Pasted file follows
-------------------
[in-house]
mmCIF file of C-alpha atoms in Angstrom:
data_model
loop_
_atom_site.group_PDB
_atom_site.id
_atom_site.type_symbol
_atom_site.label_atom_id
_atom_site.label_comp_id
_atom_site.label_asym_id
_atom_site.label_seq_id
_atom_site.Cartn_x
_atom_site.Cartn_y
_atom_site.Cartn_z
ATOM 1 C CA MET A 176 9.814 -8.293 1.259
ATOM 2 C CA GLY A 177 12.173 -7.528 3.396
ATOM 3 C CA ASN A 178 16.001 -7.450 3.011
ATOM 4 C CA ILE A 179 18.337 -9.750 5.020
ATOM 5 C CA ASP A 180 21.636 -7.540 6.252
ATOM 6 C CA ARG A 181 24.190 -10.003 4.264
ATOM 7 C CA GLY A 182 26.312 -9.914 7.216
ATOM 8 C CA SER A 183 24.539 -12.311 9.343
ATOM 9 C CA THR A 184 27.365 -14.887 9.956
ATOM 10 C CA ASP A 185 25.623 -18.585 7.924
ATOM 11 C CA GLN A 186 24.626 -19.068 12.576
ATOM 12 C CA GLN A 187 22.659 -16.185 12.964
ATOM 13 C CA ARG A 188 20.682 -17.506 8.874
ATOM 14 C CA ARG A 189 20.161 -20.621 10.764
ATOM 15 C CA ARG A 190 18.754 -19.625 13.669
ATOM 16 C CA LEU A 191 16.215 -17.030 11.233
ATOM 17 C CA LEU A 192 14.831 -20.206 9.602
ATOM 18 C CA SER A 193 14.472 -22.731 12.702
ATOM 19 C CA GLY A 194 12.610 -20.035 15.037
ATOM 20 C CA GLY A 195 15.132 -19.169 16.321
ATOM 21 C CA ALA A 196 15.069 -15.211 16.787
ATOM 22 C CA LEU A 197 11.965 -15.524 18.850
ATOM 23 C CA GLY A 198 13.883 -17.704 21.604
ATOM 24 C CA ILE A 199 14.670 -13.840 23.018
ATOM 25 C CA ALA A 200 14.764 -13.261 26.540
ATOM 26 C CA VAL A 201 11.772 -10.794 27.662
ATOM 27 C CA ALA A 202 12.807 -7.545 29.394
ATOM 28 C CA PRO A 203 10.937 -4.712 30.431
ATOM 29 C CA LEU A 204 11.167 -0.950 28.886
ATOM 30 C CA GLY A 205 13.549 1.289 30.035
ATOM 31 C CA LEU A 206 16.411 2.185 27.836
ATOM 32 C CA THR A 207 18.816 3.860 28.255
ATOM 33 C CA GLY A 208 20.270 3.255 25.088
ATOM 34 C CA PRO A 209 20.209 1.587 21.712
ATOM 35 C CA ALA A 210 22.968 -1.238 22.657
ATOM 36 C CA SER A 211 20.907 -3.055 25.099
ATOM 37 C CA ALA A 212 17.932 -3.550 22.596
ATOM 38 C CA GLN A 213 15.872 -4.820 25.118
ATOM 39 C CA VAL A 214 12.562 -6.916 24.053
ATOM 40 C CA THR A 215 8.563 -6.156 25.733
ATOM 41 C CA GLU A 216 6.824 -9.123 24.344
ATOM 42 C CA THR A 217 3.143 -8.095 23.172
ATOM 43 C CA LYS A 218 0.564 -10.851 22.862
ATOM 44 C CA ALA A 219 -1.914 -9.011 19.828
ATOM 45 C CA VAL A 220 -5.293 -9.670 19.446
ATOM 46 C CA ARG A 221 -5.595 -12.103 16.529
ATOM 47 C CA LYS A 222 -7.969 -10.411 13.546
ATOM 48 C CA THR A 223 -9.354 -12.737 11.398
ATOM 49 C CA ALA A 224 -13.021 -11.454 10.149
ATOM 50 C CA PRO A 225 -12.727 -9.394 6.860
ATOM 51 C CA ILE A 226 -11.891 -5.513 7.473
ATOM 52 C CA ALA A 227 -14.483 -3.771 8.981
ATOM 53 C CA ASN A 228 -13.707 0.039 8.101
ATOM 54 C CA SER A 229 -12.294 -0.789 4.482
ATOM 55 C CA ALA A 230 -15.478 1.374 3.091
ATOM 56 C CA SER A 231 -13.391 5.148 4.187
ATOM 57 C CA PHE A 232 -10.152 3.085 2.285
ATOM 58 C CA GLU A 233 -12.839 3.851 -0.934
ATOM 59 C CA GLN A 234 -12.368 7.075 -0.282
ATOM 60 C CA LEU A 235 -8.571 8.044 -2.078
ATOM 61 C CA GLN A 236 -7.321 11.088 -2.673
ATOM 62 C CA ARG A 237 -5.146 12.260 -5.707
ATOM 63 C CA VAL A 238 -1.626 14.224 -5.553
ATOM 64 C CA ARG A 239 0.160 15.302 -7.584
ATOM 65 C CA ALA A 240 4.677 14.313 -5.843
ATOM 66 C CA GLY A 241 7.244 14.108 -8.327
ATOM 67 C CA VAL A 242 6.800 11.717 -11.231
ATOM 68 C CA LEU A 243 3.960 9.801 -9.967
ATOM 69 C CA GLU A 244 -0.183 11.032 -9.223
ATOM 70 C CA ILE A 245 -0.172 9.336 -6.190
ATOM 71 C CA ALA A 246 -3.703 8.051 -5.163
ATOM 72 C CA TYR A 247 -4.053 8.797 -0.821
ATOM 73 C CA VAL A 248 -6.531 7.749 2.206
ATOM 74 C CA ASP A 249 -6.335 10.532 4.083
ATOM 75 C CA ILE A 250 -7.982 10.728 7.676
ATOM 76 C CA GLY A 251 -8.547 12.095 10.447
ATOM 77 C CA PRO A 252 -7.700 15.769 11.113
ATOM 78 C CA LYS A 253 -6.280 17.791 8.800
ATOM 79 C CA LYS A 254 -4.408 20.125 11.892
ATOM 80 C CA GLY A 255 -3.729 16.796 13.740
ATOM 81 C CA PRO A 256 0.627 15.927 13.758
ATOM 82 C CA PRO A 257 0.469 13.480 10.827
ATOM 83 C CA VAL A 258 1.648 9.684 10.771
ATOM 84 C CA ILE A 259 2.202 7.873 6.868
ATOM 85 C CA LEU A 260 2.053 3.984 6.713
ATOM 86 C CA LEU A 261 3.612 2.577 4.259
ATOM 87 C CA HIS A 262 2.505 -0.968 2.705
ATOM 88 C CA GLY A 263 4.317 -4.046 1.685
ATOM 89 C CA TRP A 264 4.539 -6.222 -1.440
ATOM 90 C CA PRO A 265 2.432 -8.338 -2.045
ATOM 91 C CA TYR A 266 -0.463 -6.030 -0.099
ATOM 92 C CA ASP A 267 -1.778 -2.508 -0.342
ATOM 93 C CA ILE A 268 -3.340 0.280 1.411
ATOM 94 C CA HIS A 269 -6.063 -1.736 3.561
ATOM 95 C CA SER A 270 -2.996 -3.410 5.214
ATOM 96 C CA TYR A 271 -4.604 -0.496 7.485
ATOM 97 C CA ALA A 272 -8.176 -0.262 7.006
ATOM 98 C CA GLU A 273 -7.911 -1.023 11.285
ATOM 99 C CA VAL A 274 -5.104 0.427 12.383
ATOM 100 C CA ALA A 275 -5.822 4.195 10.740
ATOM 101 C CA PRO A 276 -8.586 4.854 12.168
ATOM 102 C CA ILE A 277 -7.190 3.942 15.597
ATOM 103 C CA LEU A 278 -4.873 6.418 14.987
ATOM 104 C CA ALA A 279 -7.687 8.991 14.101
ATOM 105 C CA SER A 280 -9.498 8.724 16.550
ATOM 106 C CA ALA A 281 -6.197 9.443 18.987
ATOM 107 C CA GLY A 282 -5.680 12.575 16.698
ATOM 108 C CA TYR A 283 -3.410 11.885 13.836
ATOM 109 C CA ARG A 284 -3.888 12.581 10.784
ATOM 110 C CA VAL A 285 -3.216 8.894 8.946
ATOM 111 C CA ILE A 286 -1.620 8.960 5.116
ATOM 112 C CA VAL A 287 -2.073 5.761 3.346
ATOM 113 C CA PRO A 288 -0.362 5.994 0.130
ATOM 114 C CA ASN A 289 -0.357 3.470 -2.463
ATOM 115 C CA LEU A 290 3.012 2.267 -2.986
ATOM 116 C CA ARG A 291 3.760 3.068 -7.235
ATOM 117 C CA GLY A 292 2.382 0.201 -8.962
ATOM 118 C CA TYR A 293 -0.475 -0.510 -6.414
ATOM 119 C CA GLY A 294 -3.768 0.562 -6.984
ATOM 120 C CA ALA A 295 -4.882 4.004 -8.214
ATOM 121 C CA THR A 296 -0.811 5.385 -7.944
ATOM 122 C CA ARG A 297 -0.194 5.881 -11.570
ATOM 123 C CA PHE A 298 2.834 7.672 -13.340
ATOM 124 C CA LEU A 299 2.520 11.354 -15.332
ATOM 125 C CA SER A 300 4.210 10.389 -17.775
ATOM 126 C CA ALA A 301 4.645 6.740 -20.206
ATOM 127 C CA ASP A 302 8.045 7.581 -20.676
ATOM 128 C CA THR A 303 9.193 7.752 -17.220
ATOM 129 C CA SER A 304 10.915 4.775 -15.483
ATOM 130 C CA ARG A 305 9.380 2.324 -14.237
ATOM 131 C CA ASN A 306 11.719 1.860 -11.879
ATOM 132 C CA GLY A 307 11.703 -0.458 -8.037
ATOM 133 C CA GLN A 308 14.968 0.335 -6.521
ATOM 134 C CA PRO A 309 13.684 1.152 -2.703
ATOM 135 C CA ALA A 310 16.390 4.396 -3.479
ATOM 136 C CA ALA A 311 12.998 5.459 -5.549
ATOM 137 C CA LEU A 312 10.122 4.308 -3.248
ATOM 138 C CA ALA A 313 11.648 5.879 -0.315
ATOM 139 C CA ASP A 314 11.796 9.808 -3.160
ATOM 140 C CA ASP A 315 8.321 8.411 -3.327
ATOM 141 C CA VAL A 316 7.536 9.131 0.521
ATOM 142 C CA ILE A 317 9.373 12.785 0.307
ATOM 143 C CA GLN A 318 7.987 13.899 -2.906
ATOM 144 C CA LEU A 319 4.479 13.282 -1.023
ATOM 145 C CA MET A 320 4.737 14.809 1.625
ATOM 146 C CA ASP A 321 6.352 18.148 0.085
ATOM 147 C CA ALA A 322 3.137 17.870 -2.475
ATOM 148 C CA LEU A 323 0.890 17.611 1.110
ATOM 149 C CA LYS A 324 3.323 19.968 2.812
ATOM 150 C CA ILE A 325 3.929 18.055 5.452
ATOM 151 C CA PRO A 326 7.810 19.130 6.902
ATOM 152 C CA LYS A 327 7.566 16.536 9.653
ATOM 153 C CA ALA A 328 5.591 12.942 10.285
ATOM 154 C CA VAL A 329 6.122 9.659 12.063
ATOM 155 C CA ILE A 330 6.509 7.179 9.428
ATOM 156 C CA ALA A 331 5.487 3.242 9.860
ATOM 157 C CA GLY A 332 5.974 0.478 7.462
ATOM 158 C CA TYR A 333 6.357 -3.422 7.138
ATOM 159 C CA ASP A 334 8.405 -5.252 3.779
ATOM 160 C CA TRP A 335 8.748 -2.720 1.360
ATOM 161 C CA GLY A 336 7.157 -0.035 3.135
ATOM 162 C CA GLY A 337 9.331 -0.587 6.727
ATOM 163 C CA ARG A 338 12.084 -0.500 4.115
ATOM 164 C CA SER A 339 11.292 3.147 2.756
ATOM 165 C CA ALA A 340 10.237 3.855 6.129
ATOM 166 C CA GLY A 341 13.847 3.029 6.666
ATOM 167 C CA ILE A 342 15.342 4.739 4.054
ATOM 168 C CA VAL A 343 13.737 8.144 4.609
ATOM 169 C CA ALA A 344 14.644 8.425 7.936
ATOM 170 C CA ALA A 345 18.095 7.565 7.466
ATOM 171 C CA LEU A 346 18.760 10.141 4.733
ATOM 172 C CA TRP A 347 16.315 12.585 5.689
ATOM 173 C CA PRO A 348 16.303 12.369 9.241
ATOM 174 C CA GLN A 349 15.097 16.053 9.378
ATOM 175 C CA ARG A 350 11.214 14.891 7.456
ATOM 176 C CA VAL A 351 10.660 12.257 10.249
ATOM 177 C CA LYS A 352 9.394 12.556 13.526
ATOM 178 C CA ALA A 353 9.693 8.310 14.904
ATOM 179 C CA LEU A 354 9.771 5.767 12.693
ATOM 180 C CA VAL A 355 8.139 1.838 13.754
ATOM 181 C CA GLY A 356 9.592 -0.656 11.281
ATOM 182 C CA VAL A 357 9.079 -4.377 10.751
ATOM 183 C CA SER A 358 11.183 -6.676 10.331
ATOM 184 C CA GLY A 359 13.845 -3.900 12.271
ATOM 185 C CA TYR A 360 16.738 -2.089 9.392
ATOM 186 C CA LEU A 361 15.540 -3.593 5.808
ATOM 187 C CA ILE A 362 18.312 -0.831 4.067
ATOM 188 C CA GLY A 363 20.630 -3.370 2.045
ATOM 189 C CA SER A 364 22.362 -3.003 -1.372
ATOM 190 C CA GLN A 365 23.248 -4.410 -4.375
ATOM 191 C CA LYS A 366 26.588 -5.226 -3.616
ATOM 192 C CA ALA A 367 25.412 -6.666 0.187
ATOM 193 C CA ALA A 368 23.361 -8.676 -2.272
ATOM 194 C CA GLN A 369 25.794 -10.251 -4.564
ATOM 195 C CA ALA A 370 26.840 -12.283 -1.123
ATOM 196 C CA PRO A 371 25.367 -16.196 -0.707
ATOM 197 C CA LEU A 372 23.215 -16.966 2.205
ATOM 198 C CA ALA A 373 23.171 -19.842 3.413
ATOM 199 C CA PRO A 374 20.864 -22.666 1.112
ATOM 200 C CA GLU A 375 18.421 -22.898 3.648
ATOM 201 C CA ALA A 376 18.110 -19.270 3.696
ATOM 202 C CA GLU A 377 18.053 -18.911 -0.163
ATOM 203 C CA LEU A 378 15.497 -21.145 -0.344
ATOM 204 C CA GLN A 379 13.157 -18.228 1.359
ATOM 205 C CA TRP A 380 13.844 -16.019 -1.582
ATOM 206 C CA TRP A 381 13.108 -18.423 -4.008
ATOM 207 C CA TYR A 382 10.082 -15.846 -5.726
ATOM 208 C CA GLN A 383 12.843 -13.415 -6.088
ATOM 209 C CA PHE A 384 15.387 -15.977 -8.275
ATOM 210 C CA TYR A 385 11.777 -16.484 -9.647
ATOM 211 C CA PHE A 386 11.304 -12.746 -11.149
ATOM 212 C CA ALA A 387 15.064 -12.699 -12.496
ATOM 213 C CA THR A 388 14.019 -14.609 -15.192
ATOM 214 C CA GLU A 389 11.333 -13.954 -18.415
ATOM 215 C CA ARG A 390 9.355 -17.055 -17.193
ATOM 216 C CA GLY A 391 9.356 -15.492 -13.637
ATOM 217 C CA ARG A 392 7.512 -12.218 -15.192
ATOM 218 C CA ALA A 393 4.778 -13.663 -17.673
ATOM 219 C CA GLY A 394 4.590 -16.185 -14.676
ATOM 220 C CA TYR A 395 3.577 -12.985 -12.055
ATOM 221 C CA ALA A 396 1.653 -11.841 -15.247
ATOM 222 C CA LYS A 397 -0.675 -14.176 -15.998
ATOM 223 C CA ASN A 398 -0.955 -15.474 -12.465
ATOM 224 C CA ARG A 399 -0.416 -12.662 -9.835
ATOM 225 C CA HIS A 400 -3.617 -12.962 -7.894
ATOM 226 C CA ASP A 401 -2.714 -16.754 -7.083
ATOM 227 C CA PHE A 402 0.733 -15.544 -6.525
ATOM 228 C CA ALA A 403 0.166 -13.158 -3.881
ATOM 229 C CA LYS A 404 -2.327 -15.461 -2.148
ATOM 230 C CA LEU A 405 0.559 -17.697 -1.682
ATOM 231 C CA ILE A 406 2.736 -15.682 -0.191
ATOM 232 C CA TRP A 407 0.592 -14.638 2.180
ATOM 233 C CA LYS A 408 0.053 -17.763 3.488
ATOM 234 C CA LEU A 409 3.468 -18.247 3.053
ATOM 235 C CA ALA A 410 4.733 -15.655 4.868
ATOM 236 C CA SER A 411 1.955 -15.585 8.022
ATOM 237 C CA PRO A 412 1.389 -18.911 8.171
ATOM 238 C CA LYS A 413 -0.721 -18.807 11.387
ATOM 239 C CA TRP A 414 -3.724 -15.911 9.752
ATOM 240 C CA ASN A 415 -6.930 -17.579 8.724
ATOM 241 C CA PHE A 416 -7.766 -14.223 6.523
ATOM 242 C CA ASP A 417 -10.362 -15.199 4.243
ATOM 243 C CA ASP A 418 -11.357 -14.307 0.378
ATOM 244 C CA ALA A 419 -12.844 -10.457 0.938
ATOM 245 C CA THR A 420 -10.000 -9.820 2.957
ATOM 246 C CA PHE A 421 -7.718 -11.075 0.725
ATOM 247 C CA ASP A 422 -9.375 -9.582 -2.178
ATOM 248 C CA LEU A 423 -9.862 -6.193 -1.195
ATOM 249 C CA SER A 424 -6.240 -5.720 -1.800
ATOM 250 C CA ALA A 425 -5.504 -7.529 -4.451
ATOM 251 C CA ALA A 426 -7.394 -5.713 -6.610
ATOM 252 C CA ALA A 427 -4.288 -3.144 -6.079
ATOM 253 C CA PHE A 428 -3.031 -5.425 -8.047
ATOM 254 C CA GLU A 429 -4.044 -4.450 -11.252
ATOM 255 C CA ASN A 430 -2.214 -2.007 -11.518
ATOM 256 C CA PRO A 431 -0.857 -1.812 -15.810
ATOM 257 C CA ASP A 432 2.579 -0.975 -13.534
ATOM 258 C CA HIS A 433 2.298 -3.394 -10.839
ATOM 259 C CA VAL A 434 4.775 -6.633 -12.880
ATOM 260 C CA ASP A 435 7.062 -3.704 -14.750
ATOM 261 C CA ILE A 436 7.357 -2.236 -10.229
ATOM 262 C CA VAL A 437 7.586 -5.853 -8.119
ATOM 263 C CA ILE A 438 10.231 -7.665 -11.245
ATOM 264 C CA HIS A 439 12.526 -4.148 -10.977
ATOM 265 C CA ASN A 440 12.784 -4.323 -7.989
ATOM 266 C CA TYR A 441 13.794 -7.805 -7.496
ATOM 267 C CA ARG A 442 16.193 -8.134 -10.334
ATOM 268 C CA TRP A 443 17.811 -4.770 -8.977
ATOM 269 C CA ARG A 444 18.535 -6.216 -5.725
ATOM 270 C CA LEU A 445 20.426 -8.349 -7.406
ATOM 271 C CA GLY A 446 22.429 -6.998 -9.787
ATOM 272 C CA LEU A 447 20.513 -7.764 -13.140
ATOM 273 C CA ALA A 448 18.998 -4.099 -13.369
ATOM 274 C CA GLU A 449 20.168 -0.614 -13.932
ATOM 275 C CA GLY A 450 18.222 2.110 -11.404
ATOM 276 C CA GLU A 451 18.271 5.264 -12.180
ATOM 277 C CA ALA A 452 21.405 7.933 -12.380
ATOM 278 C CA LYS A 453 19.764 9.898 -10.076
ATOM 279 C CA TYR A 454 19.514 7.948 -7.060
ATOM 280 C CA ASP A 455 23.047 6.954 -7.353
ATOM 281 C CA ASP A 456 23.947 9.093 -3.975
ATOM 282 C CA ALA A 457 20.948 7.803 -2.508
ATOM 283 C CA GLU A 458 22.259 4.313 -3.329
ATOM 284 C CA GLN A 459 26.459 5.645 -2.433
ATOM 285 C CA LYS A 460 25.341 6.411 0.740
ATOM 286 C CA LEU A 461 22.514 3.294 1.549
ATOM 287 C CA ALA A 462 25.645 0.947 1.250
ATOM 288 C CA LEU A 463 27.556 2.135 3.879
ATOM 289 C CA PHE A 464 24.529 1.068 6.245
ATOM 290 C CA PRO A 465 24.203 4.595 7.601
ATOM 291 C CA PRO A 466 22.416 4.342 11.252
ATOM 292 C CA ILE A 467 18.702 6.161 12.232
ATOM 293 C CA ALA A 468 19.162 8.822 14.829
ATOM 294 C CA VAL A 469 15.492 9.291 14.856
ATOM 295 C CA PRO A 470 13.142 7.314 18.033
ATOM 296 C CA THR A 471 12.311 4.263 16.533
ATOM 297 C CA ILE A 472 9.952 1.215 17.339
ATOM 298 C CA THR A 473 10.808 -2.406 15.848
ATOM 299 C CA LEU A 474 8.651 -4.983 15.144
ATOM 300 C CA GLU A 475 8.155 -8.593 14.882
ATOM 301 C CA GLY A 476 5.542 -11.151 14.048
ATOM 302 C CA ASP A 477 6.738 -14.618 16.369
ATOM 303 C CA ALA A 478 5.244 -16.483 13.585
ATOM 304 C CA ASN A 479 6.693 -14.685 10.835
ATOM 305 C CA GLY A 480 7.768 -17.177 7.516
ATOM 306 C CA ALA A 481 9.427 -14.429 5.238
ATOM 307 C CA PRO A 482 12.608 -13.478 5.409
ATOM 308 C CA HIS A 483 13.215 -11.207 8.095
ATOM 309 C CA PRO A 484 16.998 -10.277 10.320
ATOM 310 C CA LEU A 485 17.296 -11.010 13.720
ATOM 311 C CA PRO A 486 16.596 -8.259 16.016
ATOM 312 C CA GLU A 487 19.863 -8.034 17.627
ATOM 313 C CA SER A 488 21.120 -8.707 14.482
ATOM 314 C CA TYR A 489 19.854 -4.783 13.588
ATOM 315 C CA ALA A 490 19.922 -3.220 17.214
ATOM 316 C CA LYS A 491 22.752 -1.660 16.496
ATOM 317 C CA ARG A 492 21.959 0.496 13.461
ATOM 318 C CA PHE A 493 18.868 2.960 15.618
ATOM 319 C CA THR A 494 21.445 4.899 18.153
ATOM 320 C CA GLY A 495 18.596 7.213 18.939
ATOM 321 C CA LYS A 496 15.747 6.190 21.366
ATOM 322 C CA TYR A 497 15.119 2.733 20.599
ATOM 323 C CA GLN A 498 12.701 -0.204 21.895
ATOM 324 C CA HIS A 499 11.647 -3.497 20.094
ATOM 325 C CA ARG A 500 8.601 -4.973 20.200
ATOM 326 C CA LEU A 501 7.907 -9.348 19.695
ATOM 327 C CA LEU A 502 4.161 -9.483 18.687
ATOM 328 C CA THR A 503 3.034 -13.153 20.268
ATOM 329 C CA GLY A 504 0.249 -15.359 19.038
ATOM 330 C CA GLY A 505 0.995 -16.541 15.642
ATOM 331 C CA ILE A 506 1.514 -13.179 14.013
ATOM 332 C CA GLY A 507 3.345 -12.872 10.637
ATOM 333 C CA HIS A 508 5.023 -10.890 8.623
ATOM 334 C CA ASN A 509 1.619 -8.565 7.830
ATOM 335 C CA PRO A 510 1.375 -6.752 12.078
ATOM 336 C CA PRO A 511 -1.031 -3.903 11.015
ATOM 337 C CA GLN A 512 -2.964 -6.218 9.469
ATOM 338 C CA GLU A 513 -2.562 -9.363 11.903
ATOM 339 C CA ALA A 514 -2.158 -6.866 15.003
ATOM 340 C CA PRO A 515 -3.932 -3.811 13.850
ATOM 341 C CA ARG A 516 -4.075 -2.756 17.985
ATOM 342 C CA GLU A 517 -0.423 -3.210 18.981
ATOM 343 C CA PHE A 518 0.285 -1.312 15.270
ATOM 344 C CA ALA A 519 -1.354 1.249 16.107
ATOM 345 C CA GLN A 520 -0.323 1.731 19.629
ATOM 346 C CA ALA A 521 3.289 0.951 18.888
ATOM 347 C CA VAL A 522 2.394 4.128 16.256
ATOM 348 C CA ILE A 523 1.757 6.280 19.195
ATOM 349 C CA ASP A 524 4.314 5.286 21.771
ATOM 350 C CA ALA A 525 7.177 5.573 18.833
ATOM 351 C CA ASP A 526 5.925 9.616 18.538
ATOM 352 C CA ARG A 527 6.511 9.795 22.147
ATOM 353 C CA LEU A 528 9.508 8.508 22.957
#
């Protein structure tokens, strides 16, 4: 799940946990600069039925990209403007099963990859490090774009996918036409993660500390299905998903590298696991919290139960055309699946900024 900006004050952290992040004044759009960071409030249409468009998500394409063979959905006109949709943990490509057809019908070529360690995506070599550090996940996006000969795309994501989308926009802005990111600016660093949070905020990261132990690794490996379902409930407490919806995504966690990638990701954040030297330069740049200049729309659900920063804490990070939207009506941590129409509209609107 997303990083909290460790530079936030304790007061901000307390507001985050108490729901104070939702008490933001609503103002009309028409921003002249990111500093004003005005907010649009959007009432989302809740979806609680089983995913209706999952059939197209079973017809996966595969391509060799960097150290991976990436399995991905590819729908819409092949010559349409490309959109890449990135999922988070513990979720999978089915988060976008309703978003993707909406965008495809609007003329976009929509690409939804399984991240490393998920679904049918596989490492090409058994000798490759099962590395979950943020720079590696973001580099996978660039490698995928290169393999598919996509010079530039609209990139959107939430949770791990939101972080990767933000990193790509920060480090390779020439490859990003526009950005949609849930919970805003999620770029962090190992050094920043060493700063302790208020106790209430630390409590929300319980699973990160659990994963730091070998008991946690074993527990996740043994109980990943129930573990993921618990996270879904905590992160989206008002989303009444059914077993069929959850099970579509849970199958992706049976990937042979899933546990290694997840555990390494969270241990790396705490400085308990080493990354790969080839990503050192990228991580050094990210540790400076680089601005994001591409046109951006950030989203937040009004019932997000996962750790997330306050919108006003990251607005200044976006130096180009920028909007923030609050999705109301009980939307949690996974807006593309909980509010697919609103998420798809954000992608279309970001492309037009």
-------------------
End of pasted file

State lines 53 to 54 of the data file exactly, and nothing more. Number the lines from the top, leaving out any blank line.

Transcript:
ATOM 39 C CA VAL A 214 12.562 -6.916 24.053
ATOM 40 C CA THR A 215 8.563 -6.156 25.733